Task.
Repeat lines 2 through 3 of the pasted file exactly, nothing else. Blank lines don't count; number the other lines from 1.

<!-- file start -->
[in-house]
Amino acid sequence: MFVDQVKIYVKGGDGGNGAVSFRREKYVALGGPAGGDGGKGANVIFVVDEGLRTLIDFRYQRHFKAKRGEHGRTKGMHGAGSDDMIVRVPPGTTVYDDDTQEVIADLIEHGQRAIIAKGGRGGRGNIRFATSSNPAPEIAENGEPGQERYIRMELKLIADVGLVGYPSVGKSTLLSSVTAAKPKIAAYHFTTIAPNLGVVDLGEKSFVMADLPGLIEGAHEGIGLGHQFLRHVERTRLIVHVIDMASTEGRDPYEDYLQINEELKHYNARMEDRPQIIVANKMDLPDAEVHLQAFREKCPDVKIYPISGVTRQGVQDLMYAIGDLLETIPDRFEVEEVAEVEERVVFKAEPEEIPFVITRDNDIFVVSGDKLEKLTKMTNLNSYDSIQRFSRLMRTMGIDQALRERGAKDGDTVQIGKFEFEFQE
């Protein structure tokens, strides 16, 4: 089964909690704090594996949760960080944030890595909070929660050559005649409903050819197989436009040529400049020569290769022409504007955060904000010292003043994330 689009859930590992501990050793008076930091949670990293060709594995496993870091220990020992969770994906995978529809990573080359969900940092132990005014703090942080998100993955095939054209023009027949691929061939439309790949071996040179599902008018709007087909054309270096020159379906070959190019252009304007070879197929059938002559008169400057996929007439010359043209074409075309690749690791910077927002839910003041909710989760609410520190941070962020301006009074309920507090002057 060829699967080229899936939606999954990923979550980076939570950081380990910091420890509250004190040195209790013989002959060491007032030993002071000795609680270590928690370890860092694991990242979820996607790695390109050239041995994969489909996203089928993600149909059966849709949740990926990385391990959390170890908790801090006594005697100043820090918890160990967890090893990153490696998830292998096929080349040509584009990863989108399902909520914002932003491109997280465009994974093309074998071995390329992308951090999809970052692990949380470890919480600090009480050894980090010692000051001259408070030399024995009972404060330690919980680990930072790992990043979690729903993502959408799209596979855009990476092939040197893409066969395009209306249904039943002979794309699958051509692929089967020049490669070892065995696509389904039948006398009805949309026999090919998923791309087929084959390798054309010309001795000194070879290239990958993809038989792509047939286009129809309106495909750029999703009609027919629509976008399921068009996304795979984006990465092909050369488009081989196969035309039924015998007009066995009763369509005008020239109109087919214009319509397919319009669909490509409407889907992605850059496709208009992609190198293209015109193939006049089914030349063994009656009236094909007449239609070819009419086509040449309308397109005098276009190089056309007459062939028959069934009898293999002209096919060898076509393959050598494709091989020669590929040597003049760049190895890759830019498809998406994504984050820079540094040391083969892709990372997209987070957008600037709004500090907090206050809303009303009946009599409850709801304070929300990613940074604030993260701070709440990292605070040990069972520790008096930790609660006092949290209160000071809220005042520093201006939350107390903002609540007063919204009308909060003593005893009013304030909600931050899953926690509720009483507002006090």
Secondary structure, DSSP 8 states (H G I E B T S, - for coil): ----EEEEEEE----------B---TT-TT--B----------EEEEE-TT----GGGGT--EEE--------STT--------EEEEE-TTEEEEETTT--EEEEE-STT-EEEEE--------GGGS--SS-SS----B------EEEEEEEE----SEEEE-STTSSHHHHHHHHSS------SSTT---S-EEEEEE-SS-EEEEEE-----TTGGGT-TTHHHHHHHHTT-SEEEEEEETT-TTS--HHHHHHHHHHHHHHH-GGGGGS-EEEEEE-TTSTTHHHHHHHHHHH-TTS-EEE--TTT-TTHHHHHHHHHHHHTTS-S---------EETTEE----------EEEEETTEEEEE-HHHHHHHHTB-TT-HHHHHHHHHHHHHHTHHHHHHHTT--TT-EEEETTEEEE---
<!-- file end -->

Amino acid sequence: MFVDQVKIYVKGGDGGNGAVSFRREKYVALGGPAGGDGGKGANVIFVVDEGLRTLIDFRYQRHFKAKRGEHGRTKGMHGAGSDDMIVRVPPGTTVYDDDTQEVIADLIEHGQRAIIAKGGRGGRGNIRFATSSNPAPEIAENGEPGQERYIRMELKLIADVGLVGYPSVGKSTLLSSVTAAKPKIAAYHFTTIAPNLGVVDLGEKSFVMADLPGLIEGAHEGIGLGHQFLRHVERTRLIVHVIDMASTEGRDPYEDYLQINEELKHYNARMEDRPQIIVANKMDLPDAEVHLQAFREKCPDVKIYPISGVTRQGVQDLMYAIGDLLETIPDRFEVEEVAEVEERVVFKAEPEEIPFVITRDNDIFVVSGDKLEKLTKMTNLNSYDSIQRFSRLMRTMGIDQALRERGAKDGDTVQIGKFEFEFQE
């Protein structure tokens, strides 16, 4: 089964909690704090594996949760960080944030890595909070929660050559005649409903050819197989436009040529400049020569290769022409504007955060904000010292003043994330 689009859930590992501990050793008076930091949670990293060709594995496993870091220990020992969770994906995978529809990573080359969900940092132990005014703090942080998100993955095939054209023009027949691929061939439309790949071996040179599902008018709007087909054309270096020159379906070959190019252009304007070879197929059938002559008169400057996929007439010359043209074409075309690749690791910077927002839910003041909710989760609410520190941070962020301006009074309920507090002057 060829699967080229899936939606999954990923979550980076939570950081380990910091420890509250004190040195209790013989002959060491007032030993002071000795609680270590928690370890860092694991990242979820996607790695390109050239041995994969489909996203089928993600149909059966849709949740990926990385391990959390170890908790801090006594005697100043820090918890160990967890090893990153490696998830292998096929080349040509584009990863989108399902909520914002932003491109997280465009994974093309074998071995390329992308951090999809970052692990949380470890919480600090009480050894980090010692000051001259408070030399024995009972404060330690919980680990930072790992990043979690729903993502959408799209596979855009990476092939040197893409066969395009209306249904039943002979794309699958051509692929089967020049490669070892065995696509389904039948006398009805949309026999090919998923791309087929084959390798054309010309001795000194070879290239990958993809038989792509047939286009129809309106495909750029999703009609027919629509976008399921068009996304795979984006990465092909050369488009081989196969035309039924015998007009066995009763369509005008020239109109087919214009319509397919319009669909490509409407889907992605850059496709208009992609190198293209015109193939006049089914030349063994009656009236094909007449239609070819009419086509040449309308397109005098276009190089056309007459062939028959069934009898293999002209096919060898076509393959050598494709091989020669590929040597003049760049190895890759830019498809998406994504984050820079540094040391083969892709990372997209987070957008600037709004500090907090206050809303009303009946009599409850709801304070929300990613940074604030993260701070709440990292605070040990069972520790008096930790609660006092949290209160000071809220005042520093201006939350107390903002609540007063919204009308909060003593005893009013304030909600931050899953926690509720009483507002006090």